Variation Sharing: A Novel Numeric Solution to the Path Bias Underestimation Problem of PLS-Based SEM

Variation Sharing: A Novel Numeric Solution to the Path Bias Underestimation Problem of PLS-Based SEM

Ned Kock (Department of International Business and Technology Studies, Texas A&M International University, Laredo, TX, USA) and Shaun Sexton (Megabus USA, Chicago, IL, USA)
Copyright: © 2017 |Pages: 23
DOI: 10.4018/IJSDS.2017100102
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The most fundamental problem currently associated with structural equation modeling employing the partial least squares method is that it does not properly account for measurement error, which often leads to path coefficient estimates that asymptotically converge to values of lower magnitude than the true values. This attenuation phenomenon affects applications in the field of business data analytics; and is in fact a characteristic of composite-based models in general, where latent variables are modeled as exact linear combinations of their indicators. The underestimation is often of around 10% per path in models that meet generally accepted measurement quality assessment criteria. The authors propose a numeric solution to this problem, which they call the factor-based partial least squares regression (FPLSR) algorithm, whereby variation lost in composites is restored in proportion to measurement error and amount of attenuation. Six variations of the solution are developed based on different reliability measures, and contrasted in Monte Carlo simulations. The authors' solution is nonparametric and seems to perform generally well with small samples and severely non-normal data.
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Structural equation modeling (SEM) is extensively used in many areas of research, including various business disciplines, as well as the social and behavioral sciences (Kline, 2010; Kock, 2014; Schumacker & Lomax, 2004). The techniques underlying SEM are relevant for the incipient field of business data analytics (Abdelhafez, 2014; Cech et al., 2014; Lee et al., 2014; Liu & Shi, 2015; Wang & Zhou, 2014). SEM employs latent variables, which are measured indirectly through “observed” or “manifest” variables, in sets associated with latent variables that are normally called “indicators”. This measurement includes error. Latent variables typically refer to perception-based constructs (e.g., satisfaction with one’s job). Indicators normally store numeric answers to sets of questions in questionnaires, each set designed to refer to a latent variable, and expected to measure it with a certain degree of imprecision.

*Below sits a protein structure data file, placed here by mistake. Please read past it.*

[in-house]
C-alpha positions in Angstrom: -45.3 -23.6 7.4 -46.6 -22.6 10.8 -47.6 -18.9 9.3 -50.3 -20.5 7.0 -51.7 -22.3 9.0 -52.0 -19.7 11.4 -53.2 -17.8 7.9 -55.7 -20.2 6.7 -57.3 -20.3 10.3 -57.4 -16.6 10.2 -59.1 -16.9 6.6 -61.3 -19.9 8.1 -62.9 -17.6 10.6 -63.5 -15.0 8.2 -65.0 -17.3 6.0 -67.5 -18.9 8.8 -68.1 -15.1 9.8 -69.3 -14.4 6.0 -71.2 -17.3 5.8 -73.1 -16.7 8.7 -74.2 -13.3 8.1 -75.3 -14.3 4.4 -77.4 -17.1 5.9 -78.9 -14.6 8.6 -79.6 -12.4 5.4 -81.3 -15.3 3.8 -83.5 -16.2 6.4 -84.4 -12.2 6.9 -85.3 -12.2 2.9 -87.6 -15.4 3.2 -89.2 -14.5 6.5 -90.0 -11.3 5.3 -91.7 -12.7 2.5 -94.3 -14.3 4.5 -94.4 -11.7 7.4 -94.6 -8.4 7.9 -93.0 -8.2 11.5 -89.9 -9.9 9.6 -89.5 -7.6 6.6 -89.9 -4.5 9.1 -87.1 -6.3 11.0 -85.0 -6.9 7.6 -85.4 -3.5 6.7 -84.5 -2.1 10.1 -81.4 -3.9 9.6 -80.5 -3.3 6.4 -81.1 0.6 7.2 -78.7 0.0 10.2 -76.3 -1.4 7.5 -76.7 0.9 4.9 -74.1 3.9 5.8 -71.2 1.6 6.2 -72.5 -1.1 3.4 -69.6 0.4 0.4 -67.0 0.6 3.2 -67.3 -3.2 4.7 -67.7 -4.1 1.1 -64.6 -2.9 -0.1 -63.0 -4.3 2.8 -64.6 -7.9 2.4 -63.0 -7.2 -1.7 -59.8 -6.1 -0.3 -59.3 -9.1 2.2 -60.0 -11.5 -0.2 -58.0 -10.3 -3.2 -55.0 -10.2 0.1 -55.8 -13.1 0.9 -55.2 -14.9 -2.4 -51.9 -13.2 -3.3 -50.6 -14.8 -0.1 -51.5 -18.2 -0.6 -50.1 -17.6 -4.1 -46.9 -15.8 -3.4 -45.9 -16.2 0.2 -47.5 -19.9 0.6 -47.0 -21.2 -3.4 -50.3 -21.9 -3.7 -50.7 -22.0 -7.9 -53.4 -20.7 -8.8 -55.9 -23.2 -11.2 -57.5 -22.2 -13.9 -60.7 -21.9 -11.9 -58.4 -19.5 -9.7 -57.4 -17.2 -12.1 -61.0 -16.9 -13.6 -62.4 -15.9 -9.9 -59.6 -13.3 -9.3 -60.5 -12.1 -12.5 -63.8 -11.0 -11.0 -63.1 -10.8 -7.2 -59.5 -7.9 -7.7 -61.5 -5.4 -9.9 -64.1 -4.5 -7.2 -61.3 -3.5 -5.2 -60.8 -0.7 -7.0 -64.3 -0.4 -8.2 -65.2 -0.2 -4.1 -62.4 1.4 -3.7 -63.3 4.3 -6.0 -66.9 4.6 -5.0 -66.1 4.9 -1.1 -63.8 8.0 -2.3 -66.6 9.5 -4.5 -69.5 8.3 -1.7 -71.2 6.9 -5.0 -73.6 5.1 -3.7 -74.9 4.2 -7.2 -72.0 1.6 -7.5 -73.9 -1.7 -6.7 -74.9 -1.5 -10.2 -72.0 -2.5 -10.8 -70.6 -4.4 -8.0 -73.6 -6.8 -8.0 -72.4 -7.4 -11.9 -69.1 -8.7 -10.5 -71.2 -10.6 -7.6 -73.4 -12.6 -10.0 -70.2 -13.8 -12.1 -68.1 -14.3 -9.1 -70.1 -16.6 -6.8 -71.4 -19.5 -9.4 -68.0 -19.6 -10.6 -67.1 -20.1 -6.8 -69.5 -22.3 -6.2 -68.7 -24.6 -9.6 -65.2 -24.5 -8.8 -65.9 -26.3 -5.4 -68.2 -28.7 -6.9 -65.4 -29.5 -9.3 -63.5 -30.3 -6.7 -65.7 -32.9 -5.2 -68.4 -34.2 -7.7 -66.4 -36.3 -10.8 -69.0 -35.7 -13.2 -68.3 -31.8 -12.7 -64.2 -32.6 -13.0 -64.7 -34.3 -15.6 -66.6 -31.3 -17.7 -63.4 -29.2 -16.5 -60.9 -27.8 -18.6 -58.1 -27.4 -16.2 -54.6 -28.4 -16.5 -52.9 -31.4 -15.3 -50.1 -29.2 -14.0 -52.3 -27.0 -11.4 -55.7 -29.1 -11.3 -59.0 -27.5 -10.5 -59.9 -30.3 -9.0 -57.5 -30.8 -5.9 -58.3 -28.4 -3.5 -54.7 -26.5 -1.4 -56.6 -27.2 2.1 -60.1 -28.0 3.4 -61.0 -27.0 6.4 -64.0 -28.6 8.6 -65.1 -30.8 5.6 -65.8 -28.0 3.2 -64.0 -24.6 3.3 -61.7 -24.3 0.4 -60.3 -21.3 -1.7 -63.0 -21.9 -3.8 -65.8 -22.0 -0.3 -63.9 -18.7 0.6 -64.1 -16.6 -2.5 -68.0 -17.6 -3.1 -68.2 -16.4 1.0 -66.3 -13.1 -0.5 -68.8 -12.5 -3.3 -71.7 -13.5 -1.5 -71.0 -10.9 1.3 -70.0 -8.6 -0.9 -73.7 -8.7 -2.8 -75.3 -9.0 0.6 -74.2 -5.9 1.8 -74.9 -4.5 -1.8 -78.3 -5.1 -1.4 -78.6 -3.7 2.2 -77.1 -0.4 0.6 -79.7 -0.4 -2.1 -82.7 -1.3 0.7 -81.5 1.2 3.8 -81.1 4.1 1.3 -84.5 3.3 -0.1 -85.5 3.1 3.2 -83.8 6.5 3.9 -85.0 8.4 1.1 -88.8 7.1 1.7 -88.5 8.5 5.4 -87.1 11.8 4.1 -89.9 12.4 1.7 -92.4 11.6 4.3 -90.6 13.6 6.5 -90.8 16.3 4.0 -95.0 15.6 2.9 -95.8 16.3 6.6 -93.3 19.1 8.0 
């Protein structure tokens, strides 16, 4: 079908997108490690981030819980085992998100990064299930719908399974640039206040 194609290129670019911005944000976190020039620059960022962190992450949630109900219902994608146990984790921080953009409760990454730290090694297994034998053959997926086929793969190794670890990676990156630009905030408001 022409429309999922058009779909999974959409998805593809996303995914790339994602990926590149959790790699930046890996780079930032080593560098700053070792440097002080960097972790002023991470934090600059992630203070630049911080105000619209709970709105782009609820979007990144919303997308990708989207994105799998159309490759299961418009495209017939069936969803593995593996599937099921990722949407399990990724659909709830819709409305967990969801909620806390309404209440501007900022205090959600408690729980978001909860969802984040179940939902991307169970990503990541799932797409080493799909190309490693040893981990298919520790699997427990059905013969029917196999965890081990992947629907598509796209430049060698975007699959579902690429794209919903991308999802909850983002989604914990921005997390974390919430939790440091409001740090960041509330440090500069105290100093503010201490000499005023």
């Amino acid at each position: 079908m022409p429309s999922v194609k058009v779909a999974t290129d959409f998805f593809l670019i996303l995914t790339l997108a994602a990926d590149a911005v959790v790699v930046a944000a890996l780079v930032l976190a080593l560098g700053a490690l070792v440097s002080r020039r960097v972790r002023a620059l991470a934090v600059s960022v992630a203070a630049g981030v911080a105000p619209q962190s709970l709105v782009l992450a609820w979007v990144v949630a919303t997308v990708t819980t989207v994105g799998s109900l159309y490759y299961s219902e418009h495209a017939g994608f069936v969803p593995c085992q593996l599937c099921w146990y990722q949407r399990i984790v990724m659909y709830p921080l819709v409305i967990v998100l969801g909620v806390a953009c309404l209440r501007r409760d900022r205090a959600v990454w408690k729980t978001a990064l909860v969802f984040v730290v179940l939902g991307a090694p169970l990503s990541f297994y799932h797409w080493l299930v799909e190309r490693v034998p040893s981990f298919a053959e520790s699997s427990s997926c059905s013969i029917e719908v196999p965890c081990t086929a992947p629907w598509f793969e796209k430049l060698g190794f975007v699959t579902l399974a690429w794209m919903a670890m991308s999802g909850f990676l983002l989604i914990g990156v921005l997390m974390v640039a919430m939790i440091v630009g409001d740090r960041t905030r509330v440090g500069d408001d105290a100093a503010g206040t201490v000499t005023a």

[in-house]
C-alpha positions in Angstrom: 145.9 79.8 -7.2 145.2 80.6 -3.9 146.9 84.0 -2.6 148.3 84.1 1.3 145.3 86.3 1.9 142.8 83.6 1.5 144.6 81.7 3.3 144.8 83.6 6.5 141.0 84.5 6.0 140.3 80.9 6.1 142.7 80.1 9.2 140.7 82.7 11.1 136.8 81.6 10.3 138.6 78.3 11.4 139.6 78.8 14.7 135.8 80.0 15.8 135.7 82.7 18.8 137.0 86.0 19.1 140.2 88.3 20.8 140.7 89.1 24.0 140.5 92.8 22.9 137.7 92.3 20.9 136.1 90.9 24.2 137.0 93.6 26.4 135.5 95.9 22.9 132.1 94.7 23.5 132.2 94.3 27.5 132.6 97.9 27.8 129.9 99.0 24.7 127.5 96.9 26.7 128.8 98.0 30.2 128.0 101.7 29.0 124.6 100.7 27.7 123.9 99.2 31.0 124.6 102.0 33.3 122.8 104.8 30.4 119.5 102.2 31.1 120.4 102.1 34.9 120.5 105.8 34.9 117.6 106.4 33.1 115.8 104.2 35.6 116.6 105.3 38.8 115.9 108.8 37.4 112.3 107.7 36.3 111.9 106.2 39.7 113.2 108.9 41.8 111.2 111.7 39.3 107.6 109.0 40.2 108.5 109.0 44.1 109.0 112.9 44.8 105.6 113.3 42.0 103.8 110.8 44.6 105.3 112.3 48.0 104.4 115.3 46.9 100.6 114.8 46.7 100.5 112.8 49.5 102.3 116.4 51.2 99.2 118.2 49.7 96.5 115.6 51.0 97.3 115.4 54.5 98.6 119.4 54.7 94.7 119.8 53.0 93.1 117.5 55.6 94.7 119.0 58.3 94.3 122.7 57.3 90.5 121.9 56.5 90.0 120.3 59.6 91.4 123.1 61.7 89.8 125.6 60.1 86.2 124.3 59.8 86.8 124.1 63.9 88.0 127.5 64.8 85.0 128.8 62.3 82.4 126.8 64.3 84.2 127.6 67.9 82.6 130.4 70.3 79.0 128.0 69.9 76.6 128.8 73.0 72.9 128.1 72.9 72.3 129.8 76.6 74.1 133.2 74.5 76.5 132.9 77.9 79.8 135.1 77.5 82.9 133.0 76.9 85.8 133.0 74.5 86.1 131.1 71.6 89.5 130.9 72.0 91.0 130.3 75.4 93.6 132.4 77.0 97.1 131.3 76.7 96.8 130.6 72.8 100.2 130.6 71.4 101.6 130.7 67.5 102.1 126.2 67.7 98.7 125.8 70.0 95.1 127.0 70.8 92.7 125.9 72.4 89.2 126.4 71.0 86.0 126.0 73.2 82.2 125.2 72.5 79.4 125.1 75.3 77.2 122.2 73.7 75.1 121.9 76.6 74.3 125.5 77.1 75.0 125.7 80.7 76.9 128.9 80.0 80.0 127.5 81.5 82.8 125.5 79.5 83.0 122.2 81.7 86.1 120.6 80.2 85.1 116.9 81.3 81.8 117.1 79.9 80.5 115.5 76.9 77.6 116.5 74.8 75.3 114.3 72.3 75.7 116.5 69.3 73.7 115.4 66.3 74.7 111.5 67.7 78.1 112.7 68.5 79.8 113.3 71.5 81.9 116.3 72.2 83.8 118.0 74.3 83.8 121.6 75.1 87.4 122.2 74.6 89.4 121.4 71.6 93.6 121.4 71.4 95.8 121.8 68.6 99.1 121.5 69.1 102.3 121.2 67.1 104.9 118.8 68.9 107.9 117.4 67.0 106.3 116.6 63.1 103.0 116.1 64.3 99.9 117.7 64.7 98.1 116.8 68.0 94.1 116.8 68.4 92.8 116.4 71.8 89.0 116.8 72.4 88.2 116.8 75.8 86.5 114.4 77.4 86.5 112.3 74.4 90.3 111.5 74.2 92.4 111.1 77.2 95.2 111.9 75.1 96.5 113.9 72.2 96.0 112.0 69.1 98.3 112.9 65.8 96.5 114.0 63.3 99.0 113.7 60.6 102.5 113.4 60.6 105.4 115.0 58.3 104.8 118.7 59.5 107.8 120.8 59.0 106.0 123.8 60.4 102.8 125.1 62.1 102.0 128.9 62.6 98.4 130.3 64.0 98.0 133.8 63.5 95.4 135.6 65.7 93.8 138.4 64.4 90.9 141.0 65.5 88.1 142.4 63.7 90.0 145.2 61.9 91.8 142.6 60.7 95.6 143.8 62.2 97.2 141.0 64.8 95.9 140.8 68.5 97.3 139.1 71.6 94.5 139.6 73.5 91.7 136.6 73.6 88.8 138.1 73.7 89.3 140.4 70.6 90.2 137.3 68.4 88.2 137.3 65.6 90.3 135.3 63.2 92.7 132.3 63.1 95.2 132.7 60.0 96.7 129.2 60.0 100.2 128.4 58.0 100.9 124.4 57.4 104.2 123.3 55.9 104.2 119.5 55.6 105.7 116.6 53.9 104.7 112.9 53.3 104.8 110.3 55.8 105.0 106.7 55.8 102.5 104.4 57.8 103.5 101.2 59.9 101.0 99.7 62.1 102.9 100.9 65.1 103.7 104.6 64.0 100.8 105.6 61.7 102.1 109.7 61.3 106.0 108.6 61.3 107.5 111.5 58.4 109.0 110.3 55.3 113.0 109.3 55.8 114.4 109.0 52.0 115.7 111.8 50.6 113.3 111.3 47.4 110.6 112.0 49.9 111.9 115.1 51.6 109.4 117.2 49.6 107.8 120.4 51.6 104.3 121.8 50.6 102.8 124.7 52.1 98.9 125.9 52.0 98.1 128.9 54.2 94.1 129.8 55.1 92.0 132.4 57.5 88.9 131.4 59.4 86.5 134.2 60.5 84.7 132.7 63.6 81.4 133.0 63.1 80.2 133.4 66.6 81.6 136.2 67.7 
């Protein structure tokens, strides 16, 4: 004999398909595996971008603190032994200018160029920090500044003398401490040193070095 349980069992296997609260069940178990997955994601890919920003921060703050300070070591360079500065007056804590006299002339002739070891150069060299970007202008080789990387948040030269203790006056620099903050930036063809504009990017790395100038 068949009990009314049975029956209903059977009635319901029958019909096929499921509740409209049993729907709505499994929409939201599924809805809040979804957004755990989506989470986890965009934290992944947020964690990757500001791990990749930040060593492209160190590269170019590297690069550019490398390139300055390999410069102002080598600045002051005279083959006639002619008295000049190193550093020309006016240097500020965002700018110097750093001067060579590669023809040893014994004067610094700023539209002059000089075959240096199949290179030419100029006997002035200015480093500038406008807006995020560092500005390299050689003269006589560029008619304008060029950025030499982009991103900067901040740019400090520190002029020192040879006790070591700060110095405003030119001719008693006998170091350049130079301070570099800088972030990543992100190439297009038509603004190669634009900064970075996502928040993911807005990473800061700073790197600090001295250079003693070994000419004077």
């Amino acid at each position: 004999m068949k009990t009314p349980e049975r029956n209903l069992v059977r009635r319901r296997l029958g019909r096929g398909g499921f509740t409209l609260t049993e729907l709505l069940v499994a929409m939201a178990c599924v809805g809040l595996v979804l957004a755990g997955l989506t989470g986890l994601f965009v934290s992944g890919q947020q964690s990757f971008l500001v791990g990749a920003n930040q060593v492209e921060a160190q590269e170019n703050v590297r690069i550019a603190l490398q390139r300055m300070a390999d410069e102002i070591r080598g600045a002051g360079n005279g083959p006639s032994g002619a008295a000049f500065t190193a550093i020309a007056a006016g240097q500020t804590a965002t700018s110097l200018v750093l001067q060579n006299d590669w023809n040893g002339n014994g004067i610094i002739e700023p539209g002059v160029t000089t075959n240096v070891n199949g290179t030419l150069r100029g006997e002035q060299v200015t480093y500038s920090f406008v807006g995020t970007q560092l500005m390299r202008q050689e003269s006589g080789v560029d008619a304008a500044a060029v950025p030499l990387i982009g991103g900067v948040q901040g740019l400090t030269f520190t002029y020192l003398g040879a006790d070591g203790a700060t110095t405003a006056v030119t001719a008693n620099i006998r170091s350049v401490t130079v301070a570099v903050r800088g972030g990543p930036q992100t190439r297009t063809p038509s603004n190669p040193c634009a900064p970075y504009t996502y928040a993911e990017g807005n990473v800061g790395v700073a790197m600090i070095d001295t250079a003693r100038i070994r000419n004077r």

Many SEM methods have been proposed over the years. Two main classes of methods have gained wider acceptance: covariance-based and PLS-based SEM (Hair et al., 2011; Kline, 2010; Kock, 2014; Kock & Lynn, 2012). Covariance-based SEM, often viewed as the classic form of SEM, builds on strong parametric assumptions (e.g., multivariate normality) and relies on the minimization of differences between indicator covariance matrices.

PLS-based SEM is generally nonparametric in design, building largely on techniques that make no distributional assumptions. It has a few advantages over covariance-based SEM, such as virtually always converging to solutions; even in complex models, with small sample sizes, and severely non-normal data (Hair et al., 2011; Tenenhaus et al., 2005). Also, PLS-based SEM generates latent variable scores, which can be used in further analyses – e.g., analyses that attempt to uncover and model nonlinear relationships among latent variables (Brewer et al., 2012; Guo et al., 2011; Kock, 2010). Finally, leading software tools for conducting PLS-based SEM (e.g., WarpPLS) tend to be viewed as fairly easy to use by a wide range of researchers.

However, PLS-based SEM builds latent variables as exact linear combinations of their indicators, without explicitly accounting for measurement error. Strictly speaking, these are not really latent variables, but “composites” (McDonald, 1996). Because of this, some argue that PLS-based SEM should not be referred to as an “SEM” technique, while others ignore this as just a semantic issue (Hair et al., 2011). This is one of the reasons why PLS-based SEM is sometimes referred to as “PLS path modeling” (Tenenhaus et al., 2005).

Because PLS-based SEM does not explicitly account for measurement error, it often yields path coefficient estimates that asymptotically converge to values of lower magnitude than the true values as sample sizes grow to infinity. Since path coefficients are proportional to correlations, the amount of underestimation for each path can be approximated through the correlation attenuation factor (Nunnally & Bernstein, 1994), expressed in (1). In this equation, is the attenuated correlation between composites that refer to two correlated latent variables and ; is the correlation between the latent variables, and and are the true reliabilities associated with the latent variables. We use the symbols and throughout to refer to latent variables (or factors) and associated composites, respectively:

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